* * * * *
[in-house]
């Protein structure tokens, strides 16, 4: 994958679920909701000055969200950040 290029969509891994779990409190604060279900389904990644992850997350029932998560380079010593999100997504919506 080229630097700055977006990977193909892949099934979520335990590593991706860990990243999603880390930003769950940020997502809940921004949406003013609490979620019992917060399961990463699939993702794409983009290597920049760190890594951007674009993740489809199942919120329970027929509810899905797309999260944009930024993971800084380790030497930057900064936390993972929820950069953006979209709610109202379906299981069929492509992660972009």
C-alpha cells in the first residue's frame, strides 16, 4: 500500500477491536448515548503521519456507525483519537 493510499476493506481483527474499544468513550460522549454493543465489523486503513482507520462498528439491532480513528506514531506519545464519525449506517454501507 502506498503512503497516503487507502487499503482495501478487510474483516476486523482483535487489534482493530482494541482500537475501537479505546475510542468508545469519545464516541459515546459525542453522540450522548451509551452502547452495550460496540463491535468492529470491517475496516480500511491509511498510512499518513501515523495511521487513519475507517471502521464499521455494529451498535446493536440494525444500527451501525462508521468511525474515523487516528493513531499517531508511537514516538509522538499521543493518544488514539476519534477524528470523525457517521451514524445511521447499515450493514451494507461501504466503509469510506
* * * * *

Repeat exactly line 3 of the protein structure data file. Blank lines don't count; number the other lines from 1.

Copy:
C-alpha cells in the first residue's frame, strides 16, 4: 500500500477491536448515548503521519456507525483519537 493510499476493506481483527474499544468513550460522549454493543465489523486503513482507520462498528439491532480513528506514531506519545464519525449506517454501507 502506498503512503497516503487507502487499503482495501478487510474483516476486523482483535487489534482493530482494541482500537475501537479505546475510542468508545469519545464516541459515546459525542453522540450522548451509551452502547452495550460496540463491535468492529470491517475496516480500511491509511498510512499518513501515523495511521487513519475507517471502521464499521455494529451498535446493536440494525444500527451501525462508521468511525474515523487516528493513531499517531508511537514516538509522538499521543493518544488514539476519534477524528470523525457517521451514524445511521447499515450493514451494507461501504466503509469510506